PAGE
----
Source: IUCN

Trusted

Article rating from 0 people

Default rating: 2.5 of 5

Life History, Abundance, Activity, and Special Behaviors

The call is a high-pitched scream consisting of an initial sound and a small number of elements.

The eggs are laid submerged in water in batches of about 200. They have a white and greenish-grey pole.

  • Channing, A., Moyer, D., and Burger, M. (2002). ''Cryptic species of sharp-nosed reed frogs in the Hyperolius nasutus complex: advertisement call differences.'' African Zoology, 37(1), 91-99.
  • Largen, M. J. and Dowsett-Lemaire, F. (1991). ''Amphibians (Anura) from the Kouilou River Basin, République du Congo.'' Tauraco Research Report, 4, 145-168.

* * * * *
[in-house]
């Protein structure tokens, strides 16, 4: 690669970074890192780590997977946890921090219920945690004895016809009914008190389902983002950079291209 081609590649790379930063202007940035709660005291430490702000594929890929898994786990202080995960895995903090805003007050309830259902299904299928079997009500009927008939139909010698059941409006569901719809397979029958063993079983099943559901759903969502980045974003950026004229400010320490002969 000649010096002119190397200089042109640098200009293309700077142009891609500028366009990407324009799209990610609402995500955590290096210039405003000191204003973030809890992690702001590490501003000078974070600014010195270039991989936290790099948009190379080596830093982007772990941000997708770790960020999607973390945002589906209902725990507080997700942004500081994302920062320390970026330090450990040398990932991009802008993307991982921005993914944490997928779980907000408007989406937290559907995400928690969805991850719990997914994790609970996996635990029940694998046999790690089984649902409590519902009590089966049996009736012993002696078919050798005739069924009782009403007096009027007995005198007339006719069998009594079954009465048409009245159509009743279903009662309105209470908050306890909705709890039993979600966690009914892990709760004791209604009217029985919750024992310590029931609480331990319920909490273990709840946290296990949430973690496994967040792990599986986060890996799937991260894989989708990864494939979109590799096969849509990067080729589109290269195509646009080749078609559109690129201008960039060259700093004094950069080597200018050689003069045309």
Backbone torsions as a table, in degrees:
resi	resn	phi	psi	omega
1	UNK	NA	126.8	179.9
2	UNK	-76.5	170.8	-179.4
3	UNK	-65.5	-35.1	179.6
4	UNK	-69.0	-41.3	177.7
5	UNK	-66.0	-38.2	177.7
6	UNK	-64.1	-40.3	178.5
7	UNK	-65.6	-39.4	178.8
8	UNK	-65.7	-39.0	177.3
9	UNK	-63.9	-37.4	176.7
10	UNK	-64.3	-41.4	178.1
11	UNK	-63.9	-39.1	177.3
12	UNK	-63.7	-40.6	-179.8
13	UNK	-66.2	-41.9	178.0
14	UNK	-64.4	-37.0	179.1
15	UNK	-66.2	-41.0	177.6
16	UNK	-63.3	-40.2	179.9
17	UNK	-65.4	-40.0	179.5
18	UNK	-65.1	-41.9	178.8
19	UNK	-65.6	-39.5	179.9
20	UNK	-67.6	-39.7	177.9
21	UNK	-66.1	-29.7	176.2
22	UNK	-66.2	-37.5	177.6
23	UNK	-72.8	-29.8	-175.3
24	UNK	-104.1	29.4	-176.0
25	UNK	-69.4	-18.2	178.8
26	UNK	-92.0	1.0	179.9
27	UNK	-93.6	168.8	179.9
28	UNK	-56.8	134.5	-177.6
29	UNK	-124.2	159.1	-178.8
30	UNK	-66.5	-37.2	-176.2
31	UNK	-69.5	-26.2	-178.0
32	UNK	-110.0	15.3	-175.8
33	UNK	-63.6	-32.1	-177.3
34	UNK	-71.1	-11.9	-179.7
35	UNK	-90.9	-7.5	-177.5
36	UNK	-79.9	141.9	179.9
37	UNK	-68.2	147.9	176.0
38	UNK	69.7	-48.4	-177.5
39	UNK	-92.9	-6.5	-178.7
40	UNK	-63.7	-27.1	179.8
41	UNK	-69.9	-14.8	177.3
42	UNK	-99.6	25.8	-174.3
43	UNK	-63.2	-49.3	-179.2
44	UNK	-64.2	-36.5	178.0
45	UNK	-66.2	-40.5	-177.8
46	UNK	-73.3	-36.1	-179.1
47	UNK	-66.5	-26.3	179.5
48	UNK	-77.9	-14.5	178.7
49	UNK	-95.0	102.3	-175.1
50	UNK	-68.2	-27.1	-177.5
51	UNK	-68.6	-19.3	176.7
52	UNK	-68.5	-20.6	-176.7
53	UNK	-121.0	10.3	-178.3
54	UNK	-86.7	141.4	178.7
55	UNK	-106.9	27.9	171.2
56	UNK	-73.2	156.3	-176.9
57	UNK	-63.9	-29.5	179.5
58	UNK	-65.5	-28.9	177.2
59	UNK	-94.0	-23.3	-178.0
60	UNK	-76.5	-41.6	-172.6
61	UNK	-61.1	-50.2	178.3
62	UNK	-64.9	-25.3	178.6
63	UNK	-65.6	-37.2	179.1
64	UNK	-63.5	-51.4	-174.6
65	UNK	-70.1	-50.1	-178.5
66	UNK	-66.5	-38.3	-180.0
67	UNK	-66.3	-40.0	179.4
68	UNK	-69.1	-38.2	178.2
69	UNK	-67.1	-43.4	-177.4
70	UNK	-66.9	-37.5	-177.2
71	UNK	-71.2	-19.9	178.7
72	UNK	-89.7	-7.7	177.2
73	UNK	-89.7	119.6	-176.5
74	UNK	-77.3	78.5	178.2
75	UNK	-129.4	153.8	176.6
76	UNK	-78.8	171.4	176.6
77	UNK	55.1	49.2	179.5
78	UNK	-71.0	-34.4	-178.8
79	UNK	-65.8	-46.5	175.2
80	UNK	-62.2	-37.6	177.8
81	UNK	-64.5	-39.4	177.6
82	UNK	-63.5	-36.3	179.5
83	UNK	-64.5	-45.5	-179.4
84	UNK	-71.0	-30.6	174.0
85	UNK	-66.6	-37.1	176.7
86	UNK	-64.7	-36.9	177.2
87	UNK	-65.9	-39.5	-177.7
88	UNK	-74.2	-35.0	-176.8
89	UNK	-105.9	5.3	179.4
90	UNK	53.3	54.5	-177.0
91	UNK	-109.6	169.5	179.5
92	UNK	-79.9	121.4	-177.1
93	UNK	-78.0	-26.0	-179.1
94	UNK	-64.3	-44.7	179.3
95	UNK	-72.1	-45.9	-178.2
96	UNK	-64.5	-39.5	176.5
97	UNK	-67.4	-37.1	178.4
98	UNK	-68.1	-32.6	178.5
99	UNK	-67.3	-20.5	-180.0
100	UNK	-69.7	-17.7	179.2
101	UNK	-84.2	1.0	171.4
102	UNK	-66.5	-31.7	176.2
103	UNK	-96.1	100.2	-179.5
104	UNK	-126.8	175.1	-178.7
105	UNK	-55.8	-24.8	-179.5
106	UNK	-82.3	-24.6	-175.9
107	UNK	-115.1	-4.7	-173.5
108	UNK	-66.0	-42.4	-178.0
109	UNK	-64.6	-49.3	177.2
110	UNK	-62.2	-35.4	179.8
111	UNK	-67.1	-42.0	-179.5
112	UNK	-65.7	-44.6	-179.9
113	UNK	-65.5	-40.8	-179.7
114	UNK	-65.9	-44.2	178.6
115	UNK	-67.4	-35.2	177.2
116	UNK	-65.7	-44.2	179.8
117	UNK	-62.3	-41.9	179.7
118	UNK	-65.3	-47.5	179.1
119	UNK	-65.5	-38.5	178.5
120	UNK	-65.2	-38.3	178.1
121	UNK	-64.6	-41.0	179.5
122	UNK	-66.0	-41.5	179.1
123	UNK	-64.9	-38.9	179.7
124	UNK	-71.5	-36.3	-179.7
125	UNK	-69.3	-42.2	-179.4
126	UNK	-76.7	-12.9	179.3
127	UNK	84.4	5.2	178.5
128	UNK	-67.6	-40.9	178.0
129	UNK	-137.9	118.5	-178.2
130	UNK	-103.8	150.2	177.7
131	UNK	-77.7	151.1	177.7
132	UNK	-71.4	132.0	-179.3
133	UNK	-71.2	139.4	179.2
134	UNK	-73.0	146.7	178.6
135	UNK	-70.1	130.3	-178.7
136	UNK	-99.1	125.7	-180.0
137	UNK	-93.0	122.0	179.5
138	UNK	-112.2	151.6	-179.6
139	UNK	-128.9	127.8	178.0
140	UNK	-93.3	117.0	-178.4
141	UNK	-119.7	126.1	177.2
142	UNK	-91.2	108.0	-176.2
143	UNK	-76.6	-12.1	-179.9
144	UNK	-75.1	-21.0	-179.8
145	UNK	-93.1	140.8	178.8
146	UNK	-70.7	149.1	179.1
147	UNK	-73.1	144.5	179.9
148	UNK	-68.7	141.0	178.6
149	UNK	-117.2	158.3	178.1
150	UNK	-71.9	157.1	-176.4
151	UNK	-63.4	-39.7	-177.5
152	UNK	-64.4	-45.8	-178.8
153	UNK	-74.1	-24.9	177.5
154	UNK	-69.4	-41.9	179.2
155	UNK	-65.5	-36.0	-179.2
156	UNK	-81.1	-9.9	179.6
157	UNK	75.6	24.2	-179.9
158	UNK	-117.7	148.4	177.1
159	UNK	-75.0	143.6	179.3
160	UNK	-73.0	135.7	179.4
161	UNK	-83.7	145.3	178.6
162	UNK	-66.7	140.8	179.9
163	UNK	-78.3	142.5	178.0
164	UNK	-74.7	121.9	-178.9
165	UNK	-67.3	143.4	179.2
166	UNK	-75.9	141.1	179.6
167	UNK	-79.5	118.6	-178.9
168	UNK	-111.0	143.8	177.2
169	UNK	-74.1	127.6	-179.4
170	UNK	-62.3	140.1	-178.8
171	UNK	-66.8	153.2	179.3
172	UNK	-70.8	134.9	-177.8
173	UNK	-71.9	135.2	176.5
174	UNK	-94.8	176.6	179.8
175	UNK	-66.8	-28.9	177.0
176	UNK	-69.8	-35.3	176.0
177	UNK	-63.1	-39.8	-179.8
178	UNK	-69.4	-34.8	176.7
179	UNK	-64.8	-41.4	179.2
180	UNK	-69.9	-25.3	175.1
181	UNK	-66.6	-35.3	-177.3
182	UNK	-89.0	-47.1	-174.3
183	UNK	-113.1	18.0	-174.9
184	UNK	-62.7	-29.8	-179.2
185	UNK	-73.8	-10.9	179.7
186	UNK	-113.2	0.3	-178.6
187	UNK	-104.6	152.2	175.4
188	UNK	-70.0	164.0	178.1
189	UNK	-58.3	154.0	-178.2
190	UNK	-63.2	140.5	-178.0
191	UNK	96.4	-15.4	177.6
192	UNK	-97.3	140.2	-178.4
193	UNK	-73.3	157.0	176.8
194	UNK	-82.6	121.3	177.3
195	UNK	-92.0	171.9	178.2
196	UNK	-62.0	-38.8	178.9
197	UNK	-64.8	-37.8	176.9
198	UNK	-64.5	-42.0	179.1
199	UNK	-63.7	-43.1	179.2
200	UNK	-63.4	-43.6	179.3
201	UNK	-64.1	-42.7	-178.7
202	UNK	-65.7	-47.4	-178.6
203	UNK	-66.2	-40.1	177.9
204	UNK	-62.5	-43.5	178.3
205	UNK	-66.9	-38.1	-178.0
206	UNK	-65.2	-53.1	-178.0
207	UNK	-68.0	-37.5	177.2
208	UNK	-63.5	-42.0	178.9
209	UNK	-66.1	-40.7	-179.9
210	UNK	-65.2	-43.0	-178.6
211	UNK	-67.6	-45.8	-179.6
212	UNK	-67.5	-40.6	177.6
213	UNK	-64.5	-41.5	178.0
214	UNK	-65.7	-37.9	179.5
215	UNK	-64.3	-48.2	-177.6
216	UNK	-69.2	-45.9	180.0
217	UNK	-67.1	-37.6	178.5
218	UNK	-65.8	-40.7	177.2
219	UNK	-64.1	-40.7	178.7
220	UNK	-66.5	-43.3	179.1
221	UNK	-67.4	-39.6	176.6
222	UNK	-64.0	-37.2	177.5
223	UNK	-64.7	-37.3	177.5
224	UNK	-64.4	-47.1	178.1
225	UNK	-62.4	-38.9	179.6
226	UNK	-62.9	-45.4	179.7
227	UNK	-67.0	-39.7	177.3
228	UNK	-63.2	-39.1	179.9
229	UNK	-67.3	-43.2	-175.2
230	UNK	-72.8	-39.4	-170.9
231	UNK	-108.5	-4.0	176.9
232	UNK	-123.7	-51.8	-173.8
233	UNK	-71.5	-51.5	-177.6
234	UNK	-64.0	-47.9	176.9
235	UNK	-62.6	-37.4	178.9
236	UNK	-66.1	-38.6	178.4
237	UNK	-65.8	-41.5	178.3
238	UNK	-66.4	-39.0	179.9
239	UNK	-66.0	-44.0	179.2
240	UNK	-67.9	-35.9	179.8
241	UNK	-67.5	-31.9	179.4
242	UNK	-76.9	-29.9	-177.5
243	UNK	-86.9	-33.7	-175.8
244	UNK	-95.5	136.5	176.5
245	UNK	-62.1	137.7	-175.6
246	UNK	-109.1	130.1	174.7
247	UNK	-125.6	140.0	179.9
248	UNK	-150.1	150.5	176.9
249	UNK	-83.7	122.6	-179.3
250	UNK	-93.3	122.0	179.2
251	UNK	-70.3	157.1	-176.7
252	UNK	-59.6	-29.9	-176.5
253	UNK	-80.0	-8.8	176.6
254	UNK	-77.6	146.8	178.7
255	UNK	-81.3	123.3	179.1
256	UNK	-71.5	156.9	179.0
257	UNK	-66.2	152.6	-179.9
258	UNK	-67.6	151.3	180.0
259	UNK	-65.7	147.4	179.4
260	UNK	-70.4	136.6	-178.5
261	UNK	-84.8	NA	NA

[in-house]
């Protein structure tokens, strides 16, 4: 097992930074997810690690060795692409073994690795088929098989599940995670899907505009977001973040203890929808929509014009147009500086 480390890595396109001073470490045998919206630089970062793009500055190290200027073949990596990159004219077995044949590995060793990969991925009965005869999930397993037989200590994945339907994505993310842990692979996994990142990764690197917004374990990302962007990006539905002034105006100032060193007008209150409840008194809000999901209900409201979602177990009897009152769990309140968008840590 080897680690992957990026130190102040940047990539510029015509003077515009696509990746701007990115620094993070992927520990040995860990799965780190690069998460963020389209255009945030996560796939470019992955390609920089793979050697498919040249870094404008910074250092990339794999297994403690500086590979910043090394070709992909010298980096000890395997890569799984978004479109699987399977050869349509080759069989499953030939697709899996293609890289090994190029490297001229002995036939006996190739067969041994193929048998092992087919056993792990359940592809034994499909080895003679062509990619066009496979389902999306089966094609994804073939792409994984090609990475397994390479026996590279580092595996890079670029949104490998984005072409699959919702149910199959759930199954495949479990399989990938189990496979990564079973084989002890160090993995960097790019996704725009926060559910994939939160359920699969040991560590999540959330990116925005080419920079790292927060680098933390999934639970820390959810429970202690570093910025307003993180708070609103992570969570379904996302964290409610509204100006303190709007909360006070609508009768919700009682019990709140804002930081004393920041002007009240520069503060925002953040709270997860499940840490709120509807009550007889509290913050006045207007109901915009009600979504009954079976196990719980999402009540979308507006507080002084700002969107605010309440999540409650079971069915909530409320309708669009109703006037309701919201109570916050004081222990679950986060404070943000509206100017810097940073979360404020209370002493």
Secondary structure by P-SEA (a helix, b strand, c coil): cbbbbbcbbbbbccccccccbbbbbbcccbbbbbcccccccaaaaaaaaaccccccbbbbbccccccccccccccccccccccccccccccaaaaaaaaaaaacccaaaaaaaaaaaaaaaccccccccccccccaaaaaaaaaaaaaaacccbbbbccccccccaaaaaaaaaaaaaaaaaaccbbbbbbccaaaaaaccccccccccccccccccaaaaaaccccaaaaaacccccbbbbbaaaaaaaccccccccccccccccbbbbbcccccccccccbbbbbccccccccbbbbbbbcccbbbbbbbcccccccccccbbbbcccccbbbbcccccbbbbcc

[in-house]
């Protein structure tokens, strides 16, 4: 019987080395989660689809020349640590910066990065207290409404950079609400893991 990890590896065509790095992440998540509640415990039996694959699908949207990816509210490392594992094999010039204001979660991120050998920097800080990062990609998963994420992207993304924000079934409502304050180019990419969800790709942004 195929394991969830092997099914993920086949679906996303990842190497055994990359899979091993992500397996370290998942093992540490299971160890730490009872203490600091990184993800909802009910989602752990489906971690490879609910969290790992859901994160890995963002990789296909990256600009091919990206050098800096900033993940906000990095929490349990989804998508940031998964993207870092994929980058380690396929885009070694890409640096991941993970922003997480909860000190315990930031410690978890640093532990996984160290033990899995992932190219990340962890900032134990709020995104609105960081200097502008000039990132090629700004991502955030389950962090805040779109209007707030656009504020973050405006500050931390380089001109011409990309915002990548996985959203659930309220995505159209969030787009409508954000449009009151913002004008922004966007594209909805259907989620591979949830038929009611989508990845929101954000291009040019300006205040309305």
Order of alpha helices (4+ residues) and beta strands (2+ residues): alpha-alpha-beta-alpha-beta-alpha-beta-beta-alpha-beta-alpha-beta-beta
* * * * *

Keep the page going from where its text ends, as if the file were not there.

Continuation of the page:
• Schiøtz, A. (1999). Treefrogs of Africa. Edition Chimaira, Frankfurt am Main.
  • Schiøtz, A. (2006). ''Reflections on the Hyperolius nasutus group.'' Alytes, 24(1-4), 61-71.
Creative Commons Attribution 3.0 (CC BY 3.0)

© AmphibiaWeb © 2000-2011 The Regents of the University of California

Source: AmphibiaWeb

Trusted

Article rating from 0 people

Default rating: 2.5 of 5

Threats

Major Threats
It occurs widely in an area of limited human impact, and is unlikely to be significantly threatened.
Creative Commons Attribution Non Commercial Share Alike 3.0 (CC BY-NC-SA 3.0)

© International Union for Conservation of Nature and Natural Resources

Source: IUCN

Trusted

Article rating from 0 people

Default rating: 2.5 of 5

Management

Conservation Actions

Conservation Actions